Archives of Microbiology

, Volume 138, Issue 3, pp 273–277 | Cite as

Site of action of the natural algicide, cyanobacterin, in the blue-green alga, Synechococcus sp.

  • Florence K. Gleason
  • Joy L. Paulson
Original Papers


Cyanobacterin is a secondary metabolite produced by the cyanobacterium, Scytonema hofmanni. Highly purified cyanobacterin was found to inhibit the growth of many cyanobacteria at a minimum effective dose of 2 μg/ml (4.6 μM). The antibiotic had no effect on eubacteria including the photosynthetic Rhodospirillum rubrum. The site of action of cyanobacterin was further investigated in the unicellular cyanobacterium, Synechococcus sp. Electron micrographs of antibiotic-treated Synechococcus cells indicated that cyanobacterin affects thylakoid membrane structure. The antibiotic also inhibited light-dependent oxygen evolution in Synechococcus cells and in spheroplasts. These data support our conclusion that cyanobacterin specifically inhibits photosynthetic electron transport. This activity is similar to herbicides such as 3-(3,4-dichlorophenyl)-1,1-dimethyl urea (DCMU). The anhydro analog of cyanobacterin had no biological activity.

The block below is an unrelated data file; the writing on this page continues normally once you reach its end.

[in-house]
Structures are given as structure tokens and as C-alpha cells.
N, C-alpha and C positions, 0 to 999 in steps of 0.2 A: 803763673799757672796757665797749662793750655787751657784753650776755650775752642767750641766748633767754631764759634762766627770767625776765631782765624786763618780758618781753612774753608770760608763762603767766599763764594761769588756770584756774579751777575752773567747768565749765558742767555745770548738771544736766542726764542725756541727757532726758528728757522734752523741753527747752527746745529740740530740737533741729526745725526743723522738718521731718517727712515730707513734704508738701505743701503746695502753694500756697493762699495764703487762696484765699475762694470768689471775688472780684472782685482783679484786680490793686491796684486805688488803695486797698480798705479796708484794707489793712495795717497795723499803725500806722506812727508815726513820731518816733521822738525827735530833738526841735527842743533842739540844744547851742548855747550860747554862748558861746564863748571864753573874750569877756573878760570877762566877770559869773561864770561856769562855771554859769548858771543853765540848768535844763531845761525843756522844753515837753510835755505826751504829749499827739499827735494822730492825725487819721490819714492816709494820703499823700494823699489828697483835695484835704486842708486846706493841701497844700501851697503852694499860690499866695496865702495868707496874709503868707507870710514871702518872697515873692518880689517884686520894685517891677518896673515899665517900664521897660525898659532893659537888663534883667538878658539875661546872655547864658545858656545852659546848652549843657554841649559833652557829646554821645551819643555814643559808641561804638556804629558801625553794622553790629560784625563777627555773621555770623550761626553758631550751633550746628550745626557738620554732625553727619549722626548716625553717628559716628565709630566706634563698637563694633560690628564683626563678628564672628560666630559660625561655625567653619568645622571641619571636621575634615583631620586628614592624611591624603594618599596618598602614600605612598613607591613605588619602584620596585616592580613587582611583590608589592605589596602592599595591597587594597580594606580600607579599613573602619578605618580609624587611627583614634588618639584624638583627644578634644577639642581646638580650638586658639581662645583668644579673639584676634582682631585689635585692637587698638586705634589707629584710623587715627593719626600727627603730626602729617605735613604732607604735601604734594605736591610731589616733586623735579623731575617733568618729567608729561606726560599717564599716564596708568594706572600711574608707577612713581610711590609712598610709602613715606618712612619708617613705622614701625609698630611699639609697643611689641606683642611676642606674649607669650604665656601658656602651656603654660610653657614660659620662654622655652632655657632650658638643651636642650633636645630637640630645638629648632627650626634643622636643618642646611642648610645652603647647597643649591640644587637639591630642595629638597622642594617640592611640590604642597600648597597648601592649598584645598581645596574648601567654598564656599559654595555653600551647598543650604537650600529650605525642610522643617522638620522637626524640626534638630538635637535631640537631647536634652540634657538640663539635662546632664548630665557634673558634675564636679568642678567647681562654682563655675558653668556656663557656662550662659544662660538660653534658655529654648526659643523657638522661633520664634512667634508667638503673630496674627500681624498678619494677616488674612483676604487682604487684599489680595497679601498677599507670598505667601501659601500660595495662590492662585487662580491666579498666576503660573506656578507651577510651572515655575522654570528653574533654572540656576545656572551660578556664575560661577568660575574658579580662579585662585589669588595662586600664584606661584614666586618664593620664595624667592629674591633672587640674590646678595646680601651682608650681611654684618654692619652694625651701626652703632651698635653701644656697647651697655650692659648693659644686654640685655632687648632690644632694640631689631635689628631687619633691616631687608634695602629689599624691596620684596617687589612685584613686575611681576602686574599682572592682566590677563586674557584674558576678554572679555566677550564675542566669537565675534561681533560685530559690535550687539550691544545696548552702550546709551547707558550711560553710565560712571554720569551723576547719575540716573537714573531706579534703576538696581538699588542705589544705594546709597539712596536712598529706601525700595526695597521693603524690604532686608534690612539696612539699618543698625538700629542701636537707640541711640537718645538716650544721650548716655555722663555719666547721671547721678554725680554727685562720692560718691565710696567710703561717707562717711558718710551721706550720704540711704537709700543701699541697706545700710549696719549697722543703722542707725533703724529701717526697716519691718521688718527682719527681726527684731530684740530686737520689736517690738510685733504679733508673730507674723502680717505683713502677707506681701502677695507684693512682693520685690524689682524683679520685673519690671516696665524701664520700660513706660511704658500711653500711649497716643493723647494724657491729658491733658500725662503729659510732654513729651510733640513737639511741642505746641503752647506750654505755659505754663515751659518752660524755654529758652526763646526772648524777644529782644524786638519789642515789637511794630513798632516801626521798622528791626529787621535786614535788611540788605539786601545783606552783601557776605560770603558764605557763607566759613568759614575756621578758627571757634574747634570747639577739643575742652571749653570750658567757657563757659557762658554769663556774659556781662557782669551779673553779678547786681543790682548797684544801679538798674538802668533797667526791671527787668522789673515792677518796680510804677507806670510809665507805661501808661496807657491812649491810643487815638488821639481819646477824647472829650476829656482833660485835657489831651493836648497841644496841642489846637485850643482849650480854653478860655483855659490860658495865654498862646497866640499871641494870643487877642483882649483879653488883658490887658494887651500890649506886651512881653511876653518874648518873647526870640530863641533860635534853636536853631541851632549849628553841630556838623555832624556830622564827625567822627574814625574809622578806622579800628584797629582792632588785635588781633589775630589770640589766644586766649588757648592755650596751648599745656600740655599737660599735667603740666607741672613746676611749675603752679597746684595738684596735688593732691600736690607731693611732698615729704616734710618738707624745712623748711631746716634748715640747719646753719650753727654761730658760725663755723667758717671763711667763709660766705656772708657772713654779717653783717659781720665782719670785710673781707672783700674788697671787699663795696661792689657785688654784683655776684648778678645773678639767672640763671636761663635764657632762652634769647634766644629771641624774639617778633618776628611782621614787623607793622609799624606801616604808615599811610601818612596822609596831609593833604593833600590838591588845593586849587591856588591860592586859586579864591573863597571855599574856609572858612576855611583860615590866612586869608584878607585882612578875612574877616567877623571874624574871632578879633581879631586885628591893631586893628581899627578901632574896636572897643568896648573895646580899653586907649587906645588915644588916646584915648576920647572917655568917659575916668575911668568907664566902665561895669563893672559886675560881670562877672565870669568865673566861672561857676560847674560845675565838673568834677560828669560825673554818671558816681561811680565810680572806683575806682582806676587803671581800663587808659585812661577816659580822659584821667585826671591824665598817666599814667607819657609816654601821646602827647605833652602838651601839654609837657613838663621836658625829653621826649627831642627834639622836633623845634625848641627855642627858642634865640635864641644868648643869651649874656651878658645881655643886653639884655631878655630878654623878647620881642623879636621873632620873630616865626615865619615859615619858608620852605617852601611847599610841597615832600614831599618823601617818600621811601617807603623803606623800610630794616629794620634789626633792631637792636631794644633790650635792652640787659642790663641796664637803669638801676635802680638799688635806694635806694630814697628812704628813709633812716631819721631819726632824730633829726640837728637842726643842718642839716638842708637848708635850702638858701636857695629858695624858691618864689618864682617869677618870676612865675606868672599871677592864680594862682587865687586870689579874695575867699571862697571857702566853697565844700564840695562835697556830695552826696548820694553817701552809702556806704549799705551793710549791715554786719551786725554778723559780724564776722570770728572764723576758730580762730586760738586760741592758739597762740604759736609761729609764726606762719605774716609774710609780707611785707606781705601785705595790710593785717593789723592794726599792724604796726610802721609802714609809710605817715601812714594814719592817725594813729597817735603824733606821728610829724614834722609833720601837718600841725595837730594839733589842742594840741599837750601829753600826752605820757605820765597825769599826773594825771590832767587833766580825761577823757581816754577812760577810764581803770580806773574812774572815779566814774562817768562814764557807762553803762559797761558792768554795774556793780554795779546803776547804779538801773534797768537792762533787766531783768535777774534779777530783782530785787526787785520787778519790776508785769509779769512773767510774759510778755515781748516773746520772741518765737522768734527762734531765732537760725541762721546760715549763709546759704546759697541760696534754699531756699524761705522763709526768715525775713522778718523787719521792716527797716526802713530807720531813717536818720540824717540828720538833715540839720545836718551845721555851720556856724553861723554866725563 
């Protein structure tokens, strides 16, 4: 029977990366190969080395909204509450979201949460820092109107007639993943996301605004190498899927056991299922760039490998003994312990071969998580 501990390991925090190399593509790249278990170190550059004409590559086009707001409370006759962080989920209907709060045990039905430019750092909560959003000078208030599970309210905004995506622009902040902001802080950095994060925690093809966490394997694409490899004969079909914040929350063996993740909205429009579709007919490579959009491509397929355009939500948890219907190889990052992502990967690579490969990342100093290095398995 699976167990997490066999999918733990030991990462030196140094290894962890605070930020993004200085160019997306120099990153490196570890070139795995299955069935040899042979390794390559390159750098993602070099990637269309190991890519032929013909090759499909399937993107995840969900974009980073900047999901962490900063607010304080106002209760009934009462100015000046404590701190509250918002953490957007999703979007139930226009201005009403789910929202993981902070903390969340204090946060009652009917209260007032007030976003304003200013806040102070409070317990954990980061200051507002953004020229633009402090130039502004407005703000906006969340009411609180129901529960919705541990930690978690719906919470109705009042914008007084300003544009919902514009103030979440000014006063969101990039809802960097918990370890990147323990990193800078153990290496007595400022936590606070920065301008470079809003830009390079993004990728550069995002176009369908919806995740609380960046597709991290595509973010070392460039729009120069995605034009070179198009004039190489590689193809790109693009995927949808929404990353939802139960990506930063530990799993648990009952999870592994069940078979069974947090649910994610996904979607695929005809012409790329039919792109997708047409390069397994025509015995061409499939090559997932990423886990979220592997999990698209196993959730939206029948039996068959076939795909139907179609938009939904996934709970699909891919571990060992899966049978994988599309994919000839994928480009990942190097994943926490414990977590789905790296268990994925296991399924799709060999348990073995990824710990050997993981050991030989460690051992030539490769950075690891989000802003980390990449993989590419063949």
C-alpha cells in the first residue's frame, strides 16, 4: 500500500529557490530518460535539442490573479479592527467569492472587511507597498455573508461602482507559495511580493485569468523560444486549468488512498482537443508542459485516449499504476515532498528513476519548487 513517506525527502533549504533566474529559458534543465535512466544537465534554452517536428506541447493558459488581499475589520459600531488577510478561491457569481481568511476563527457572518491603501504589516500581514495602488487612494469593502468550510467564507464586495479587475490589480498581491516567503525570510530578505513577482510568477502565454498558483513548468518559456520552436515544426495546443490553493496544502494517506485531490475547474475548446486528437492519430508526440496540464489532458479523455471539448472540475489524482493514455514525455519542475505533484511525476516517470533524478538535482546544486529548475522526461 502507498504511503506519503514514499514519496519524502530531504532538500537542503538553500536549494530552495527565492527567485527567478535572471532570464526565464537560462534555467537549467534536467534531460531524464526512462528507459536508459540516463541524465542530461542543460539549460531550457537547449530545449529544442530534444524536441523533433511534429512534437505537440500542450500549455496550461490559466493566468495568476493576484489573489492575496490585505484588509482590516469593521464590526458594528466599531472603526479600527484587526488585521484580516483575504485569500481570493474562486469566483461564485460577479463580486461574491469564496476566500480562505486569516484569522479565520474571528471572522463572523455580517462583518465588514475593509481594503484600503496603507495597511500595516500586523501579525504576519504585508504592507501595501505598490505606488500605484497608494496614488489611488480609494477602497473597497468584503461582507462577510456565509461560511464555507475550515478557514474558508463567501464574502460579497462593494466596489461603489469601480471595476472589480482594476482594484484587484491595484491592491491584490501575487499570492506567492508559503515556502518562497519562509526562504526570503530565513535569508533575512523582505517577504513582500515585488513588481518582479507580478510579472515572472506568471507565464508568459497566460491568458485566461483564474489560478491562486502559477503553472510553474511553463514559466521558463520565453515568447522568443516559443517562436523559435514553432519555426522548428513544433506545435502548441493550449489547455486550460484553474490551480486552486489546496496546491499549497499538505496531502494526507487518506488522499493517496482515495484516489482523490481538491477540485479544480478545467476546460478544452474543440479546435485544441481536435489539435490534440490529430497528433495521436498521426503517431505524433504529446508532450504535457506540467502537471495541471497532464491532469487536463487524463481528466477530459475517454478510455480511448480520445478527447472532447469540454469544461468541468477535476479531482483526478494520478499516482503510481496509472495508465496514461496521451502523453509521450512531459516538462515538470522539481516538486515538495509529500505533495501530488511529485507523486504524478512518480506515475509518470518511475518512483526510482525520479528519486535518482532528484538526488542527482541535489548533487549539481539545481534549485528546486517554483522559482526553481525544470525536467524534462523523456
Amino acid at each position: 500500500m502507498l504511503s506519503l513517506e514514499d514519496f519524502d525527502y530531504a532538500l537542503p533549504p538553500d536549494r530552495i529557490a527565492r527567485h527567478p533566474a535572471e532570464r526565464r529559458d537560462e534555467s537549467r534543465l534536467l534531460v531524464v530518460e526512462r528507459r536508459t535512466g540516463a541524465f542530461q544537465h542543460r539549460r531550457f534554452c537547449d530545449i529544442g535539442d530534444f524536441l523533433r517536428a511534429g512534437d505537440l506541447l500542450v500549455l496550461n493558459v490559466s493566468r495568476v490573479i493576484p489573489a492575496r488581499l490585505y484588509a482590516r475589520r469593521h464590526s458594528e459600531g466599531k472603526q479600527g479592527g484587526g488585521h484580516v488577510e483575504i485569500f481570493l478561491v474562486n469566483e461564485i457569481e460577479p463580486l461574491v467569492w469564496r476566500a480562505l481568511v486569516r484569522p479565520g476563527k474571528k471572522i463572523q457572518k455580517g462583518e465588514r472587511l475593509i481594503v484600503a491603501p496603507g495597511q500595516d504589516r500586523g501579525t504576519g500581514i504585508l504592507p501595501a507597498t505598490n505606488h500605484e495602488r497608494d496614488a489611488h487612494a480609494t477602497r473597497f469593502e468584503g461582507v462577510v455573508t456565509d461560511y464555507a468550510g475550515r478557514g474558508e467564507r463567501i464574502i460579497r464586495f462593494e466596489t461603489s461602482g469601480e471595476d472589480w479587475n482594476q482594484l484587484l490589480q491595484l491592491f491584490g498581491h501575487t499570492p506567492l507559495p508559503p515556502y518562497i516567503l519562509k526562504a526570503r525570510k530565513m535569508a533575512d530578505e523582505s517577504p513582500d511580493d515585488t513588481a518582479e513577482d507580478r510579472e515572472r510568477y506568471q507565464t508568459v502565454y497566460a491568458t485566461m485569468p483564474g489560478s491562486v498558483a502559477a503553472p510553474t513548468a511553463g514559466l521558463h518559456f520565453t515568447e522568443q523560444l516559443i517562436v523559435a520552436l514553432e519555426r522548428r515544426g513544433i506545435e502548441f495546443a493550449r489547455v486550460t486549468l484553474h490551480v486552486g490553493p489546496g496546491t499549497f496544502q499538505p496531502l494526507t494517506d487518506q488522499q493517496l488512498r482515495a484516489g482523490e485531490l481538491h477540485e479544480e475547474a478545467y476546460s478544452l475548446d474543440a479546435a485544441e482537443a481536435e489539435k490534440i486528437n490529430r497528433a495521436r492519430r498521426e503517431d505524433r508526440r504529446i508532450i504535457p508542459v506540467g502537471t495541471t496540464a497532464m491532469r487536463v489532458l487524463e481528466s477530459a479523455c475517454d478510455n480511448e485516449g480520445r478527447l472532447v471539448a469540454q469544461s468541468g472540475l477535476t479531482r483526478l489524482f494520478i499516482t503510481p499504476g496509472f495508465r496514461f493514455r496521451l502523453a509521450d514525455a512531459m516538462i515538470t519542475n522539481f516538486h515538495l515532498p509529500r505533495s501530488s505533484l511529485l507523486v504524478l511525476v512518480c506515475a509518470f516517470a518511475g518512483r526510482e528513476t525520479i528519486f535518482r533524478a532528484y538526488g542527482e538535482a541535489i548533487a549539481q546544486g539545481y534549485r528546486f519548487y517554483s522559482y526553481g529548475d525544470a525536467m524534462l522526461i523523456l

Key words

Cyanobacteria Secondary metabolite Allelopathy Photosynthesis Electron transport Thylakoids Herbicides Electron microscopy 



3-(3,4-dichlorophenyl)-1,1-dimethyl urea




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Copyright information

© Springer-Verlag 1984

Authors and Affiliations

  • Florence K. Gleason
    • 1
  • Joy L. Paulson
    • 2
  1. 1.Gray Freshwater Biological InstituteUniversity of MinnesotaNavarreUSA
  2. 2.Biological Microscopy Co.St. PaulUSA

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